US stocks held steady after President Donald Trump and North Korea leader Kim Jong Un signed an agreement aimed at establishing a “peace regime” on the Korean peninsula and better relations between the two states.
Lack of detail in the agreement about the path to denuclearisation on the peninsula kept the market’s gain in check.
The Dow Jones industrial average was little changed, weighed down by losses in UnitedHealth and Goldman Sachs. The S&P 500 added 0,2 percent as consumer discretionary and utilities stocks led the index higher.
The Nasdaq composite rose 0,55 percent thanks to gains in Facebook, Apple, Amazon, Netflix and Google-parent Alphabet.
“I don’t think there’s any surprises here, which is why the markets aren’t reacting that much,” said Paul Tudor Jones, the famed and reclusive hedge fund manager who called the October 1987 market crash. “We’ve been trading it the past 12 months leading up to this point so this is semi-anticlimactic.”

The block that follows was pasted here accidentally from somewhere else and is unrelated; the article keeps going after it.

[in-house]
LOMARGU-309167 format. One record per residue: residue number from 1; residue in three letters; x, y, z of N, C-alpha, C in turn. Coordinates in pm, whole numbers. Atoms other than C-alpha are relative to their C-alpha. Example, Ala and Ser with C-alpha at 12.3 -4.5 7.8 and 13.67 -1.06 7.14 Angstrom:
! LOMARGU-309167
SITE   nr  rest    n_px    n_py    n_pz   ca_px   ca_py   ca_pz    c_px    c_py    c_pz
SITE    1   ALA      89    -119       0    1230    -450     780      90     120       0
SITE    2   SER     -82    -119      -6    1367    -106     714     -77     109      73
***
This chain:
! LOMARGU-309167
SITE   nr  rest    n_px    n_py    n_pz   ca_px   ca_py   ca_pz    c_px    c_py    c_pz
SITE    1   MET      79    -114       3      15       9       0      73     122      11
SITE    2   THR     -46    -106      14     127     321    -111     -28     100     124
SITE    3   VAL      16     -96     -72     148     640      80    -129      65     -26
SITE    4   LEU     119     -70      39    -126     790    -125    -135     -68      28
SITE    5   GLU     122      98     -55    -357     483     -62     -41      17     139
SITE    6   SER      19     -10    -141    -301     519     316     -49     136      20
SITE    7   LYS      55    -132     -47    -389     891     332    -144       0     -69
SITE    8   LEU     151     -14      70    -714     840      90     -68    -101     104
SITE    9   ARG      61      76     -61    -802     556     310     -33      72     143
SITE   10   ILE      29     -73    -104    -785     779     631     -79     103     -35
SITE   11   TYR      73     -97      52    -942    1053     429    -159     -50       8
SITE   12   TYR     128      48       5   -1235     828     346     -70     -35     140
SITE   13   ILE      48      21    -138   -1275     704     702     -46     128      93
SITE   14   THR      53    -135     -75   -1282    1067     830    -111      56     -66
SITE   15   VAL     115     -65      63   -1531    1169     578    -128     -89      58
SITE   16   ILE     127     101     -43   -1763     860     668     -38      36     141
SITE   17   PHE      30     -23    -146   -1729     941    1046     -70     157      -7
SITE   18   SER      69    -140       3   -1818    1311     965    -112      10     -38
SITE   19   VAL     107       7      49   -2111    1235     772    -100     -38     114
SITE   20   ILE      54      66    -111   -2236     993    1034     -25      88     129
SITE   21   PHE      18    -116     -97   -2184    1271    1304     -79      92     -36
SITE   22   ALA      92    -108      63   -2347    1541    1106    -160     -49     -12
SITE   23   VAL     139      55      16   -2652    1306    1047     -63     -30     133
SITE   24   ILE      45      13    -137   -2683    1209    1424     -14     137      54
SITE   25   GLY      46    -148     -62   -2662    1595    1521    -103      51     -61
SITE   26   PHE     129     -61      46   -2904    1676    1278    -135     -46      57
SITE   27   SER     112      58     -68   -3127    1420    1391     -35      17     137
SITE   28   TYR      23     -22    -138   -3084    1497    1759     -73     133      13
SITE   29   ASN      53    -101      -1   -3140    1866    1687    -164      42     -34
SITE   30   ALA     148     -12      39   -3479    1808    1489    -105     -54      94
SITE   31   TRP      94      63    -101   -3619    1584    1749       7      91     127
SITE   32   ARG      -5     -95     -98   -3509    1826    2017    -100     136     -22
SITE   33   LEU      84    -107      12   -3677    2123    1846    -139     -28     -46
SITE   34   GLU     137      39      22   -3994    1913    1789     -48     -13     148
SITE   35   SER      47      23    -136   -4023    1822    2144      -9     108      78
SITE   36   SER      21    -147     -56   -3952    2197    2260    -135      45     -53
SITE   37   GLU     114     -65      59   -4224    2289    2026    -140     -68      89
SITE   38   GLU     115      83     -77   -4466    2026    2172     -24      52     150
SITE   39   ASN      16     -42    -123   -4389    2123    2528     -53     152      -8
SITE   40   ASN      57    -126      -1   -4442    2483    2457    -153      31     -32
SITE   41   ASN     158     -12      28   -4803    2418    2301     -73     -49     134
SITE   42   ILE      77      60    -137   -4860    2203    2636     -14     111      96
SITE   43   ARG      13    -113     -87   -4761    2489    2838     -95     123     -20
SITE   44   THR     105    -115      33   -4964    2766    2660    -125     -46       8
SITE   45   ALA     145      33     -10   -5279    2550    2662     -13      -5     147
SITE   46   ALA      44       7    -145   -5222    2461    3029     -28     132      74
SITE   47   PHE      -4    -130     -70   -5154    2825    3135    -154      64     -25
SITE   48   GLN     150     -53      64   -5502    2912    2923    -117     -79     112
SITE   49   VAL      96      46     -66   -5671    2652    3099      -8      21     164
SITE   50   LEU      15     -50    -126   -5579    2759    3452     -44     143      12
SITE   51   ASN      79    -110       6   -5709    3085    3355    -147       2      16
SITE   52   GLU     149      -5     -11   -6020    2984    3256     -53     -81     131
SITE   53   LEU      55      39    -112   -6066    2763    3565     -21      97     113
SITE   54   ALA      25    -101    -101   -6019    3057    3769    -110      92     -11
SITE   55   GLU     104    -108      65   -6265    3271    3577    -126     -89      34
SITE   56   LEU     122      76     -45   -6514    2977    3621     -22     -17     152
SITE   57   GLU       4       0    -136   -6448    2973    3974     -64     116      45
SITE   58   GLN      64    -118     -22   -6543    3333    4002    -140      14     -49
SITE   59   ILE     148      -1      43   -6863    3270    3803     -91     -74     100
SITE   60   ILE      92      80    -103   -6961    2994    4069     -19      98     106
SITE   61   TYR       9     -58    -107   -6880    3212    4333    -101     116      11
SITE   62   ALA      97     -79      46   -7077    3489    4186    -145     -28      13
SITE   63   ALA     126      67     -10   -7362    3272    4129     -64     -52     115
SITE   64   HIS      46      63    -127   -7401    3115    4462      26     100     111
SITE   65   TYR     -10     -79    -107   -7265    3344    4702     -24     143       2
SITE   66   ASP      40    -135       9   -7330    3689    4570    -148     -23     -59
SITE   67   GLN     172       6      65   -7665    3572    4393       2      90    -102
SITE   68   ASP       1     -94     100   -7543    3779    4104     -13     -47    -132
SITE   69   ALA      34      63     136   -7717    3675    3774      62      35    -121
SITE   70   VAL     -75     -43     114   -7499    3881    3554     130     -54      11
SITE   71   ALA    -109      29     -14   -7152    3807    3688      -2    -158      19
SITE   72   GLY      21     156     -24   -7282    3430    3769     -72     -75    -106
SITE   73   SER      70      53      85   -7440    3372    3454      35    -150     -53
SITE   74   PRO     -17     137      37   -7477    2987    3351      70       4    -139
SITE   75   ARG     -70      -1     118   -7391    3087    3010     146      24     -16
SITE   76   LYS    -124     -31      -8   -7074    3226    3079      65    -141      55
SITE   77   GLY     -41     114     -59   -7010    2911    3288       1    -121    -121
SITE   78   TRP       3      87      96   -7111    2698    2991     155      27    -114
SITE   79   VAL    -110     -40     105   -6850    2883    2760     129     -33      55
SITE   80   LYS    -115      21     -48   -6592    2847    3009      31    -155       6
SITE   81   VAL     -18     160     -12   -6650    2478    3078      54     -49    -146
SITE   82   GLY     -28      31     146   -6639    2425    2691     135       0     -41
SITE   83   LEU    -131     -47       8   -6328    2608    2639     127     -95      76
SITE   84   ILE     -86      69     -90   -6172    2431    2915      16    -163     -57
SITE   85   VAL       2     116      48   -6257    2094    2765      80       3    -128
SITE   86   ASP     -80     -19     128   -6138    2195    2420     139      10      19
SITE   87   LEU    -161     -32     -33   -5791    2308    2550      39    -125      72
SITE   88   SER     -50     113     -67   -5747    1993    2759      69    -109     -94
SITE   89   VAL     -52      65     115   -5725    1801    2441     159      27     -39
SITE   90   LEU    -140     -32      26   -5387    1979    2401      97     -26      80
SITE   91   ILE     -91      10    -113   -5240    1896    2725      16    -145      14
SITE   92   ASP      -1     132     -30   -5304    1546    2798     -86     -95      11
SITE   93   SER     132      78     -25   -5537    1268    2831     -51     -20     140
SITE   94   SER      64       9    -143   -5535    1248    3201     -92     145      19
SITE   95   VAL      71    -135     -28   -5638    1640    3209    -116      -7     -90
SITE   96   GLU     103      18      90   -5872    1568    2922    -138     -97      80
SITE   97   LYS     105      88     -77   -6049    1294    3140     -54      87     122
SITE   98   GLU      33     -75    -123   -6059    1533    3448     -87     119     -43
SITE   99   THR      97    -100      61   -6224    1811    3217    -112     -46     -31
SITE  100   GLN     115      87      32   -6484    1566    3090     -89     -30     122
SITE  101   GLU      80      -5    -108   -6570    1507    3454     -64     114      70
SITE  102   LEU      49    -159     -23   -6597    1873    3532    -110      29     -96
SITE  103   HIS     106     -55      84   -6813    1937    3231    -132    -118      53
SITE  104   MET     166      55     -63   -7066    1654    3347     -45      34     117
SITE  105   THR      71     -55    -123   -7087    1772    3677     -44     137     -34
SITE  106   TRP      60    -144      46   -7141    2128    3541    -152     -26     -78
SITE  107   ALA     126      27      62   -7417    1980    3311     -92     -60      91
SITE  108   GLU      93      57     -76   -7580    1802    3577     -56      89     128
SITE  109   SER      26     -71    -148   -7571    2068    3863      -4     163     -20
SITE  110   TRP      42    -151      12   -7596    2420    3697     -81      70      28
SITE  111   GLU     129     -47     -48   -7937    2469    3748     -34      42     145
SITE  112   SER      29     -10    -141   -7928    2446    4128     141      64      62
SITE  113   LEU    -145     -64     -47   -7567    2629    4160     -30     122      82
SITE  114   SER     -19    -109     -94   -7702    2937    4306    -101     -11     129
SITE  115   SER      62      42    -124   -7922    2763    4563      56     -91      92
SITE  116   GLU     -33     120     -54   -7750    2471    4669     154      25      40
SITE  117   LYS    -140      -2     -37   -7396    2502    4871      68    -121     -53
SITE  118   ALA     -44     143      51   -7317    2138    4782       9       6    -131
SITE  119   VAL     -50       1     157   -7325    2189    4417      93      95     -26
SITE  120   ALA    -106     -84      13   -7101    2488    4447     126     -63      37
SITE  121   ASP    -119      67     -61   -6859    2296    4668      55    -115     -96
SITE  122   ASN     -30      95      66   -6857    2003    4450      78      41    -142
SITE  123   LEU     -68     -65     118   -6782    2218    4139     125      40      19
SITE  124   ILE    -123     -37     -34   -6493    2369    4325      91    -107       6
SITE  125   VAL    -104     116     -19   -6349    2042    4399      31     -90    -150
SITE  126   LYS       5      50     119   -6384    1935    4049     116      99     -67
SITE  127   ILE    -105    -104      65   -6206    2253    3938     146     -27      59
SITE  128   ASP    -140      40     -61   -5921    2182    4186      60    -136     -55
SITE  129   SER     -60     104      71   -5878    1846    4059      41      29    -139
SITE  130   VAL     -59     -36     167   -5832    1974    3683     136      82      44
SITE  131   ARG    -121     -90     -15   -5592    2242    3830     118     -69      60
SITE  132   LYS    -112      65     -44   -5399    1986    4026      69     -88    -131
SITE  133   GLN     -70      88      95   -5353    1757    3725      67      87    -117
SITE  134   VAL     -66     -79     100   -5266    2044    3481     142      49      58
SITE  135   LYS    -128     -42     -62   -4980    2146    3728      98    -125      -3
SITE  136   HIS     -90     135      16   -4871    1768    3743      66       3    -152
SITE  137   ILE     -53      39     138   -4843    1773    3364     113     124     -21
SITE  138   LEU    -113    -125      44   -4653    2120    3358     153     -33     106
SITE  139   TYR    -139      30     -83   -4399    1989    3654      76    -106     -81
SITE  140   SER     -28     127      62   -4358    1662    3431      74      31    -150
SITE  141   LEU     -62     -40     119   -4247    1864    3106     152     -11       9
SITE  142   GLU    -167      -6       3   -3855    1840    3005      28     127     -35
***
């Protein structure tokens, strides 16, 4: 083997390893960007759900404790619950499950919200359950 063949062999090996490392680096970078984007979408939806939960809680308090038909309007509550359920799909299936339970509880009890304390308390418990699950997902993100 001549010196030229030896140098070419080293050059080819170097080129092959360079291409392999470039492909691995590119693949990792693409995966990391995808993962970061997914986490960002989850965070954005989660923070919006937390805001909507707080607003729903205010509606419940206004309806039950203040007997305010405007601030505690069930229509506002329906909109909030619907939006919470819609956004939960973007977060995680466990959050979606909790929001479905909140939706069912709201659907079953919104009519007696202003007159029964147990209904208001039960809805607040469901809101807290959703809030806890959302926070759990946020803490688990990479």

However, Tudor Jones added that a big rally in stocks was coming later this year.
Trump said the sanctions will remain on Pyongyang remain in place until “the menace of nuclear weapons” is gone. Japan’s Nikkei 225 rose 0,3 percent on hopes for greater peace in the region.
AT&T shares rose 0.3 percent Tuesday ahead of US District Court Judge Richard Leon’s decision on whether to permit its $85 billion deal for Time Warner. While the government or AT&T could appeal Leon’s decision, the ruling will have far-reaching implications for dealmaking across the telecommunications and media world.